Stickney, Victor Hugo

Dr. Victor Hugo Stickney (1855-1927) was the only doctor in western Dakota Territory during Roosevelt’s years in the badlands. Born in Plymouth, Vermont, on April 13, 1855, Stickney came to Dakota Territory in 1883, after finishing his medical training at Dartmouth Medical School. 

Stickney had a reputation for being willing to travel long distances on horseback or in a buckboard, and sometimes on a freight train or hand-car, to get to his far-flung patients.

Stickney was three years older than Roosevelt. In 1885 he married Margaret Hayes.

Stickney first met Theodore Roosevelt in early April 1886 after TR marched three boat thieves to justice from the Killdeer Mountains 40 miles overland to Dickinson. TR was both physically and mentally exhausted, and his feet were badly bruised and blistered from the long march and repeated drenchings. They chanced upon each other on the streets of the little village of Dickinson. In the letter he wrote about it, Stickney said, “As I approached him he stopped me with a gesture, asking me whether I could direct him to a doctor’s office. . . I told him I was the only practicing physician, not only in Dickinson, but in the whole surrounding country.” “‘By George,’ he said emphatically, ‘then you’re exactly the man I want to see.’” Stickney did what he could for Roosevelt’s feet and sent him on his way. In his famous account of their first meeting, Stickney provided a superb portrait of TR at the end of the boat thieves adventure. “[H]e was all teeth and eyes. His clothes were in rags from forcing his way through the rosebushes that covered the river bottoms. He was scratched, bruised, and hungry, but gritty and determined as a bulldog.”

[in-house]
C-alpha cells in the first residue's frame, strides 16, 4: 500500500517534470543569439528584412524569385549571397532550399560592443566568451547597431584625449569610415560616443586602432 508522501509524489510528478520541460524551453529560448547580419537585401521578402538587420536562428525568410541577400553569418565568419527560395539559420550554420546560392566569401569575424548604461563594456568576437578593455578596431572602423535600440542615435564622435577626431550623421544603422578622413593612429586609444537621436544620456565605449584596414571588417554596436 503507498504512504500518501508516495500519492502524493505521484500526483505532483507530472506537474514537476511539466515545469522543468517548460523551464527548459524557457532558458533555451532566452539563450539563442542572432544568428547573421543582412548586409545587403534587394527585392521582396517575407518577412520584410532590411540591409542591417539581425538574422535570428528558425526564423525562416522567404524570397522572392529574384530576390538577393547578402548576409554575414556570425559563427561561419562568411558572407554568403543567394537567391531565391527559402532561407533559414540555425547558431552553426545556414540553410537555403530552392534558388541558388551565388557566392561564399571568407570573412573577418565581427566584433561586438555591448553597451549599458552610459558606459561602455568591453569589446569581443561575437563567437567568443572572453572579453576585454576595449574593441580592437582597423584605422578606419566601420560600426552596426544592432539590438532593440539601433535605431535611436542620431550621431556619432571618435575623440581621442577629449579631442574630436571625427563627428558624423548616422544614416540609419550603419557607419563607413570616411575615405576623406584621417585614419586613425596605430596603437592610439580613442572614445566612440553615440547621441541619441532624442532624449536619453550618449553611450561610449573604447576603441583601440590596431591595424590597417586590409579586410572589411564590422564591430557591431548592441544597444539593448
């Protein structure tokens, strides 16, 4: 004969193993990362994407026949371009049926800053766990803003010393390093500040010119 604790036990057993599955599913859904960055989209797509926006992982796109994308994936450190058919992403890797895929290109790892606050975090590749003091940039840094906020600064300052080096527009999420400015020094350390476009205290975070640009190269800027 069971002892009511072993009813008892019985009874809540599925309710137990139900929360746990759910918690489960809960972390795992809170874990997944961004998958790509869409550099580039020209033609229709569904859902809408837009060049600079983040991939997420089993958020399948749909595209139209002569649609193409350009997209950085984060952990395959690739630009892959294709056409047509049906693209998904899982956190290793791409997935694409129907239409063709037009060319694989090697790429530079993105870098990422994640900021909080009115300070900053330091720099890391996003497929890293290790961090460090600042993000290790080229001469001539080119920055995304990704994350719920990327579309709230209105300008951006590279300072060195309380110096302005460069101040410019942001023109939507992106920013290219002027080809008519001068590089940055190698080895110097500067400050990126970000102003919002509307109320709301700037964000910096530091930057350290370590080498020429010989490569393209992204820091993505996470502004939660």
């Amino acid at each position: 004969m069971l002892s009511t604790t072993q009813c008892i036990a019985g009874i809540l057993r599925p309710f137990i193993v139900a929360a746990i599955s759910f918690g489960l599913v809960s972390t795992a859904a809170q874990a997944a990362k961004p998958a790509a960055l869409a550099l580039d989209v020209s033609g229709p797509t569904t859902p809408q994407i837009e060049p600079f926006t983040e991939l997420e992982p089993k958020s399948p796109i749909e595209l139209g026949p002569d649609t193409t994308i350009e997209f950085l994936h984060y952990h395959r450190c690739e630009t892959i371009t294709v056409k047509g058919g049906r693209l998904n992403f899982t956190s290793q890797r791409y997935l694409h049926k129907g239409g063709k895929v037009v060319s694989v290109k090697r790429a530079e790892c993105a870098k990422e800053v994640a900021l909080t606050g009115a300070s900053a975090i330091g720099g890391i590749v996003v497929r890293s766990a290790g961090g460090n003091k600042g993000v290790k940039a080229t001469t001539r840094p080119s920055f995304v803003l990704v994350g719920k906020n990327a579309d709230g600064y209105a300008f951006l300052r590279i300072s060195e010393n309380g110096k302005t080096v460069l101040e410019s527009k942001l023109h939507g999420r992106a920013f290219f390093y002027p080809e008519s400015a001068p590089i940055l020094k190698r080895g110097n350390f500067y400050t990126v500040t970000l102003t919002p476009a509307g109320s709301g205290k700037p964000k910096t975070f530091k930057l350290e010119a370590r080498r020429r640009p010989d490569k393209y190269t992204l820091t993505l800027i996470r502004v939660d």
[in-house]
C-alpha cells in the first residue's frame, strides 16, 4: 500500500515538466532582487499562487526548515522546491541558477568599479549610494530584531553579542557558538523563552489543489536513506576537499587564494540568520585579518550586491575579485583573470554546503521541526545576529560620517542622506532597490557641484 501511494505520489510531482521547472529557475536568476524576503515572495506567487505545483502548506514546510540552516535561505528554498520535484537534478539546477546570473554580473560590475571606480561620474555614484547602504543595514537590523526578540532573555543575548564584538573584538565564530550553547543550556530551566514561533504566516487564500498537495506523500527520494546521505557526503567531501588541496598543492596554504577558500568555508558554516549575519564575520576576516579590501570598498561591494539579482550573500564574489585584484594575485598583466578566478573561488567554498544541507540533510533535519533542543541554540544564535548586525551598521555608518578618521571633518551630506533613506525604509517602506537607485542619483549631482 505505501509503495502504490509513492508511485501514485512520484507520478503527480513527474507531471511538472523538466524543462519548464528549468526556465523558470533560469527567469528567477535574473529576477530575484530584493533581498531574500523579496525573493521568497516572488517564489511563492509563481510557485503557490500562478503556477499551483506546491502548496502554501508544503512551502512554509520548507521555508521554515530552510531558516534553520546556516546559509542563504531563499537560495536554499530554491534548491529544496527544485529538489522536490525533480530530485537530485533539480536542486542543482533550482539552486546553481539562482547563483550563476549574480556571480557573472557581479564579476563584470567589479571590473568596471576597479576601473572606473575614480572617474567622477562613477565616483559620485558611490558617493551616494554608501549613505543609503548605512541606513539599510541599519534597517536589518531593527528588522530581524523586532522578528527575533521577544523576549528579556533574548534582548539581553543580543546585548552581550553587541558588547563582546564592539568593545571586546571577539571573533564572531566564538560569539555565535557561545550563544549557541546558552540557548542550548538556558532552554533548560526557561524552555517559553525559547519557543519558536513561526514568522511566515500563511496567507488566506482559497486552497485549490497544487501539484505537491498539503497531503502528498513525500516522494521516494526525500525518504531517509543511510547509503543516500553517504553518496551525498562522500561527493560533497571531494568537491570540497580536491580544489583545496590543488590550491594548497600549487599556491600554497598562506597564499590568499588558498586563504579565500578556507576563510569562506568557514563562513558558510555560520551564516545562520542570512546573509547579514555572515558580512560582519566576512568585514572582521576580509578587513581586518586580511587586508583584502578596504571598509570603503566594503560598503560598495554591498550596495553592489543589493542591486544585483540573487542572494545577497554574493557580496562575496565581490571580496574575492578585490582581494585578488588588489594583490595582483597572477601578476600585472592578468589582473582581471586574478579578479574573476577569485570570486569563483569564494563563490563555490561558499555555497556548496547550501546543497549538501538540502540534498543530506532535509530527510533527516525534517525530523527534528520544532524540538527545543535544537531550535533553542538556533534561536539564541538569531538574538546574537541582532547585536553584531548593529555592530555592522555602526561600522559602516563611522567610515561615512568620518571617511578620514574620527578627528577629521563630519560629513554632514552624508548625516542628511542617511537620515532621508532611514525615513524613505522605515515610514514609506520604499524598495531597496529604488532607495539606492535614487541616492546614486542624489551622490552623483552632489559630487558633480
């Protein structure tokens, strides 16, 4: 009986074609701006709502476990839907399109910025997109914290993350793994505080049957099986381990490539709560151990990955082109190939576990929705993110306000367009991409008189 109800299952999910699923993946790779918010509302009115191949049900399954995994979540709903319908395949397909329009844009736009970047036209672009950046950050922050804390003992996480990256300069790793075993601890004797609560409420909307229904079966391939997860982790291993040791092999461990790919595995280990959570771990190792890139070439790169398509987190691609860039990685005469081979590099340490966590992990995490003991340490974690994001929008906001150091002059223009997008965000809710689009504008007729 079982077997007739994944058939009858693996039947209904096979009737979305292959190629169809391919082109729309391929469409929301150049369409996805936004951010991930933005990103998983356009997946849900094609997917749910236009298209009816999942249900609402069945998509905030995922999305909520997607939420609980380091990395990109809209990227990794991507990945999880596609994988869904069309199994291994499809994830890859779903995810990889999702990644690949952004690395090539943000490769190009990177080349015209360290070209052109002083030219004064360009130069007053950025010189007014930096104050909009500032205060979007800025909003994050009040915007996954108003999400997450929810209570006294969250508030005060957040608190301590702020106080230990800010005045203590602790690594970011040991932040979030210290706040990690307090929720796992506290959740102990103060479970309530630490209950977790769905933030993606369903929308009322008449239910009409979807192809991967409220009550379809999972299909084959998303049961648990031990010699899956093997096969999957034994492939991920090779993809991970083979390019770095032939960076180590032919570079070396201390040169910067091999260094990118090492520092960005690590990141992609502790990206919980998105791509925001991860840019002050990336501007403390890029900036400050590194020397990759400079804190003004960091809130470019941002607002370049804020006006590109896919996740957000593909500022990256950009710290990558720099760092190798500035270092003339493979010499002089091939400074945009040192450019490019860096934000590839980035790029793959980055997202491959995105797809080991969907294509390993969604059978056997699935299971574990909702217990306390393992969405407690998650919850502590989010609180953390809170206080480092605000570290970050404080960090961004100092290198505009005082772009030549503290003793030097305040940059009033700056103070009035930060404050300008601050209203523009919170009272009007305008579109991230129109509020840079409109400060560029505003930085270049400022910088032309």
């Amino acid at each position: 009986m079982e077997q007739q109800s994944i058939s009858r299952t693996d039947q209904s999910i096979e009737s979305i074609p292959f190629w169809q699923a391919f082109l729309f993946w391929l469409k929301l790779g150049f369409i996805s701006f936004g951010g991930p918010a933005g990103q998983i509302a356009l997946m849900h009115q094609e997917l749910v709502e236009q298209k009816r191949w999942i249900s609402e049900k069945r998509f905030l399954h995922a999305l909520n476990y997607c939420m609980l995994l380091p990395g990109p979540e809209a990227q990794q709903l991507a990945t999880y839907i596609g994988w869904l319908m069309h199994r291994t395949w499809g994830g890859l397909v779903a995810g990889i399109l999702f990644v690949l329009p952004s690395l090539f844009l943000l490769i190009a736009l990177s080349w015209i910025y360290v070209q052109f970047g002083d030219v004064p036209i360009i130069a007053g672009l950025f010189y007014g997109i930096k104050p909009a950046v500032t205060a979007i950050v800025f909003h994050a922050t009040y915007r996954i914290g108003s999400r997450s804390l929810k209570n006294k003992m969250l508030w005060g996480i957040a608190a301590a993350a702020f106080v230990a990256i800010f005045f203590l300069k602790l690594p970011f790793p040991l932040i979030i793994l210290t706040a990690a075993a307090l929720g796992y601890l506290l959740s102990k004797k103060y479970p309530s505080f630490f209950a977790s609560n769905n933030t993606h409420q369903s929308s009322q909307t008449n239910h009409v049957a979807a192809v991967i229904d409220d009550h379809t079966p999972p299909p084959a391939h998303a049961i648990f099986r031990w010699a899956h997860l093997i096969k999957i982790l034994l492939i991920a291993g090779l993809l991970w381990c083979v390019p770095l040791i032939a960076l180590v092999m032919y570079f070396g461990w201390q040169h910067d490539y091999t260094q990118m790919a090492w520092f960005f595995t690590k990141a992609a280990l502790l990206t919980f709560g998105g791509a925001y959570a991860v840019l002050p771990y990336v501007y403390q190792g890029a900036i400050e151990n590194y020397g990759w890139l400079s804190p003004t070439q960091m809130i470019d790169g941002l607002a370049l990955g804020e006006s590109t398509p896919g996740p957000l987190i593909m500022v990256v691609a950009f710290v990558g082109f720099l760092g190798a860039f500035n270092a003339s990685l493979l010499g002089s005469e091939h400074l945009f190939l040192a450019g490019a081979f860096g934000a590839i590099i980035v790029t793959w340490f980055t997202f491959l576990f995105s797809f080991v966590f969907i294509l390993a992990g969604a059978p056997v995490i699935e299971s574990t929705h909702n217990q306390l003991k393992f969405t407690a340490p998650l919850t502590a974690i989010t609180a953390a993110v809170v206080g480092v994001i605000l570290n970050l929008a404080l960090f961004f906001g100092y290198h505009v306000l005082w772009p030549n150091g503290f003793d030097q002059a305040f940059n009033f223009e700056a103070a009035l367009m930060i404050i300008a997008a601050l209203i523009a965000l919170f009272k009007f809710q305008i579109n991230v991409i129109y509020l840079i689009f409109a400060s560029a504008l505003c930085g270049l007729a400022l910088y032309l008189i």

Stickney wrote, “When I went home to lunch, an hour later, I told my wife that I had met the most peculiar and at the same time the most wonderful man I ever came to know.”

They became good friends. Later that year, Stickney invited Roosevelt to give the Independence Day address in Dickinson. That speech in July 1886 was one of TR’s first great national speeches. In it he famously said, “Like all Americans, I like big things: big prairies, big forests and mountains, big wheat-fields, railroads, and herds of cattle too, big factories, steamboats, and everything else.”

Stickney continued his frontier practice long after Roosevelt left Dakota Territory. In 1917 he joined the Medical Corps as a 1st Lieutenant. Later he was the medical adviser to North Dakota Governor Lynn J. Frazer. 

Stickney died in Dickinson, North Dakota, on July 26, 1927. He was one of the first ten individuals to be inducted into the National Cowboy Hall of Fame. He is memorialized on the campus of Dickinson State University in the naming of one of its first buildings, constructed in 1921, Stickney Hall.

Stickney’s daughter Dorothy (1896-1998) was a Vaudeville and Broadway singer, dancer, and actress. Stickney Auditorium on the campus of Dickinson State University is named after her.